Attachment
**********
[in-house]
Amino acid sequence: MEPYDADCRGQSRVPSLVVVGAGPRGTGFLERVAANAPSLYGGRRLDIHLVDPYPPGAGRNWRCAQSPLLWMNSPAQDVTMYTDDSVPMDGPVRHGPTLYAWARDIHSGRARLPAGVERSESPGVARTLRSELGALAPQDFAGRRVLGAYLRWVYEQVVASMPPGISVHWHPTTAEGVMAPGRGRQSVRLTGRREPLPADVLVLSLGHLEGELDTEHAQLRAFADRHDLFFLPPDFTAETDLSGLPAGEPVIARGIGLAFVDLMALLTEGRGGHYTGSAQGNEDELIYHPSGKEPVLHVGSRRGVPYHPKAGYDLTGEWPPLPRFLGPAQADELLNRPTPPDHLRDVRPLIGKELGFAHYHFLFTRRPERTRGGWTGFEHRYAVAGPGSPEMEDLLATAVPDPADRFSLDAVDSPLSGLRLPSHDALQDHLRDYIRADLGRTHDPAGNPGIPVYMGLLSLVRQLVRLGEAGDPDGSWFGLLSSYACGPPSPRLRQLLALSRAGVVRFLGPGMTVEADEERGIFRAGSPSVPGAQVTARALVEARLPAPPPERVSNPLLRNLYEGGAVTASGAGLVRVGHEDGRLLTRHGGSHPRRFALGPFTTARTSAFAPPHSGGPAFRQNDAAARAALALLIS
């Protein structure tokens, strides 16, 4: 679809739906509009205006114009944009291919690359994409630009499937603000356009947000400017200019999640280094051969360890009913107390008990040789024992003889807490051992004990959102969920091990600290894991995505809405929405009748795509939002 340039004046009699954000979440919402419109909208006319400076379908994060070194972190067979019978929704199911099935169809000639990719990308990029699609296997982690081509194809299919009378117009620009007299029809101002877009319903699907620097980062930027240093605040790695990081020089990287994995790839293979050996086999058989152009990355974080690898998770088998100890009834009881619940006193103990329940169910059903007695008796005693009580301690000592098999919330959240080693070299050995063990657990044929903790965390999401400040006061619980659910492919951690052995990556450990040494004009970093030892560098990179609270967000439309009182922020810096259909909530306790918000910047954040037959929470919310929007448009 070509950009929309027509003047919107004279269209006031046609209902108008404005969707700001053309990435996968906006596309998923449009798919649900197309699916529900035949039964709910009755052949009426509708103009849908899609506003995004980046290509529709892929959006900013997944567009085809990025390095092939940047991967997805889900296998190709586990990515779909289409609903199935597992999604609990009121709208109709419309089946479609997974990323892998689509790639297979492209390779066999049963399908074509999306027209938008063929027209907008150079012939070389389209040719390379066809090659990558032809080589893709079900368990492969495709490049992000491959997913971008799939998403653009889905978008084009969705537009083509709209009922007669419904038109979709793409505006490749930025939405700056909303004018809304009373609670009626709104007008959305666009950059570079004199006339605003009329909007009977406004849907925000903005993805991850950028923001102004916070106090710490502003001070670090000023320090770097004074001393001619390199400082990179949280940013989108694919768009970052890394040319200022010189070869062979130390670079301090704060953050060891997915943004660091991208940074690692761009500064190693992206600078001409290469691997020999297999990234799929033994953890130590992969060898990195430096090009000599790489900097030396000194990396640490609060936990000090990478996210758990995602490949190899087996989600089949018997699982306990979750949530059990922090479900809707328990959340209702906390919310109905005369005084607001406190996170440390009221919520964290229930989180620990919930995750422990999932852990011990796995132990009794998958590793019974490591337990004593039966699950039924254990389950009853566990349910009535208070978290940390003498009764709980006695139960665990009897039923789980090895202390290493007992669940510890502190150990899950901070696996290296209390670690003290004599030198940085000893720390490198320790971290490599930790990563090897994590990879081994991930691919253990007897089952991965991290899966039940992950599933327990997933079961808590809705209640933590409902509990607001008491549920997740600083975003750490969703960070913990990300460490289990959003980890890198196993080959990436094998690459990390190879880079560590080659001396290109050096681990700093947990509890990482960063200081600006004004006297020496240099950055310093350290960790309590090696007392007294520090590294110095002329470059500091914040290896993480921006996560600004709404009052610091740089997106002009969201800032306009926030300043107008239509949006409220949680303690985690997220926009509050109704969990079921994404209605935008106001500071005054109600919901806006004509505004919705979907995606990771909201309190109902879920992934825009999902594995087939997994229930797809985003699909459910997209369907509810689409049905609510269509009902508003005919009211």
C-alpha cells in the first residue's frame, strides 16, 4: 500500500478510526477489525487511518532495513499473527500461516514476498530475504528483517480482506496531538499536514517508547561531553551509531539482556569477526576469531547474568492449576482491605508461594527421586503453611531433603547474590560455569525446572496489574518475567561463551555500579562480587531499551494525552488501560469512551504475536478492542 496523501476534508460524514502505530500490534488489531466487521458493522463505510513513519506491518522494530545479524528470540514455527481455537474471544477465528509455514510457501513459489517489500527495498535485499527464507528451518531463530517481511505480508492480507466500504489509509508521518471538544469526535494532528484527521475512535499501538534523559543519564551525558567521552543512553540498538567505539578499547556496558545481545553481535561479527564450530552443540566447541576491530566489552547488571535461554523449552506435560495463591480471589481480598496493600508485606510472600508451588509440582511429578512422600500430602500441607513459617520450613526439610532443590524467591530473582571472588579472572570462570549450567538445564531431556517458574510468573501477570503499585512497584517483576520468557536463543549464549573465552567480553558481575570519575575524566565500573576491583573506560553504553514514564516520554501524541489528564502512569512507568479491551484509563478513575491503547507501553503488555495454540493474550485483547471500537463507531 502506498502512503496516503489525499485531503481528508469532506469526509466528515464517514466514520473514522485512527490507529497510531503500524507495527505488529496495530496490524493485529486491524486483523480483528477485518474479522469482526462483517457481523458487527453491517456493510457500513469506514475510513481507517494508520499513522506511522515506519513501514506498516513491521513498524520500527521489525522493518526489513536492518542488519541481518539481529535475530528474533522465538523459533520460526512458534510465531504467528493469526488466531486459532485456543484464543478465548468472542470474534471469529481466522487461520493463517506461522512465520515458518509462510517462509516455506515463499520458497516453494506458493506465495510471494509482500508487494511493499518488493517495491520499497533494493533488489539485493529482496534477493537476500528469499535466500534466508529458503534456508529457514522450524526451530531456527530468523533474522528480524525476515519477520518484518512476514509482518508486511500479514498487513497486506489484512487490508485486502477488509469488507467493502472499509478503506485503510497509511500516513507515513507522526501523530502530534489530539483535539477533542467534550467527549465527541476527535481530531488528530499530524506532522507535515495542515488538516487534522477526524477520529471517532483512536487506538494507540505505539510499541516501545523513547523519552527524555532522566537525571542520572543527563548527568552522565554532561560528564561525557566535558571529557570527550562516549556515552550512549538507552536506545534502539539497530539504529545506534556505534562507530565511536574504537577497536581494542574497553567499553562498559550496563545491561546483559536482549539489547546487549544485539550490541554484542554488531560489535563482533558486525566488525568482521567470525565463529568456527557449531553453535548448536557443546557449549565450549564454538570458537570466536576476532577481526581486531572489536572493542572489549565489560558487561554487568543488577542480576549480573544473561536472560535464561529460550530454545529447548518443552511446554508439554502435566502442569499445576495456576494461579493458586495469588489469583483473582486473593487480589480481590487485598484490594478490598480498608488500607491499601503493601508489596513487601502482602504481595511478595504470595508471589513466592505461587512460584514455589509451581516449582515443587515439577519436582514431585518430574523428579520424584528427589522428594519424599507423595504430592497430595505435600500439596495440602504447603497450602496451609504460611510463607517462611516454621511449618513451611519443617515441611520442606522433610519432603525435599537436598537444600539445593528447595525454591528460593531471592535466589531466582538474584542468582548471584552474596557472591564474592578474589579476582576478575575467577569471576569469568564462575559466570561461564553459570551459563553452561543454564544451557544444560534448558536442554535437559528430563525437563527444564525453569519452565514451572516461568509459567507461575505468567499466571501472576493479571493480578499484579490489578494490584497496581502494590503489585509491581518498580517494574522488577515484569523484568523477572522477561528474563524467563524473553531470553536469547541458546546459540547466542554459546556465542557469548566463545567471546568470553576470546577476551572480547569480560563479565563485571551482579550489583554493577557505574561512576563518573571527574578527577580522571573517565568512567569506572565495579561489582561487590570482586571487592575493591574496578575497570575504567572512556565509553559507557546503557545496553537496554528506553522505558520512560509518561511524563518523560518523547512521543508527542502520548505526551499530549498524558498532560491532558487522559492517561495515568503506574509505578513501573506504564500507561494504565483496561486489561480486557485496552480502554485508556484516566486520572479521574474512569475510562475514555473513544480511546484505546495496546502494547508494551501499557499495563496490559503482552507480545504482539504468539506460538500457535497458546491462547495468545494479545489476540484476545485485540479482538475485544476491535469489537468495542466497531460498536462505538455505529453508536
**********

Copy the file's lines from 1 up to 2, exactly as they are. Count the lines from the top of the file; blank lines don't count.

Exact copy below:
[in-house]
Amino acid sequence: MEPYDADCRGQSRVPSLVVVGAGPRGTGFLERVAANAPSLYGGRRLDIHLVDPYPPGAGRNWRCAQSPLLWMNSPAQDVTMYTDDSVPMDGPVRHGPTLYAWARDIHSGRARLPAGVERSESPGVARTLRSELGALAPQDFAGRRVLGAYLRWVYEQVVASMPPGISVHWHPTTAEGVMAPGRGRQSVRLTGRREPLPADVLVLSLGHLEGELDTEHAQLRAFADRHDLFFLPPDFTAETDLSGLPAGEPVIARGIGLAFVDLMALLTEGRGGHYTGSAQGNEDELIYHPSGKEPVLHVGSRRGVPYHPKAGYDLTGEWPPLPRFLGPAQADELLNRPTPPDHLRDVRPLIGKELGFAHYHFLFTRRPERTRGGWTGFEHRYAVAGPGSPEMEDLLATAVPDPADRFSLDAVDSPLSGLRLPSHDALQDHLRDYIRADLGRTHDPAGNPGIPVYMGLLSLVRQLVRLGEAGDPDGSWFGLLSSYACGPPSPRLRQLLALSRAGVVRFLGPGMTVEADEERGIFRAGSPSVPGAQVTARALVEARLPAPPPERVSNPLLRNLYEGGAVTASGAGLVRVGHEDGRLLTRHGGSHPRRFALGPFTTARTSAFAPPHSGGPAFRQNDAAARAALALLIS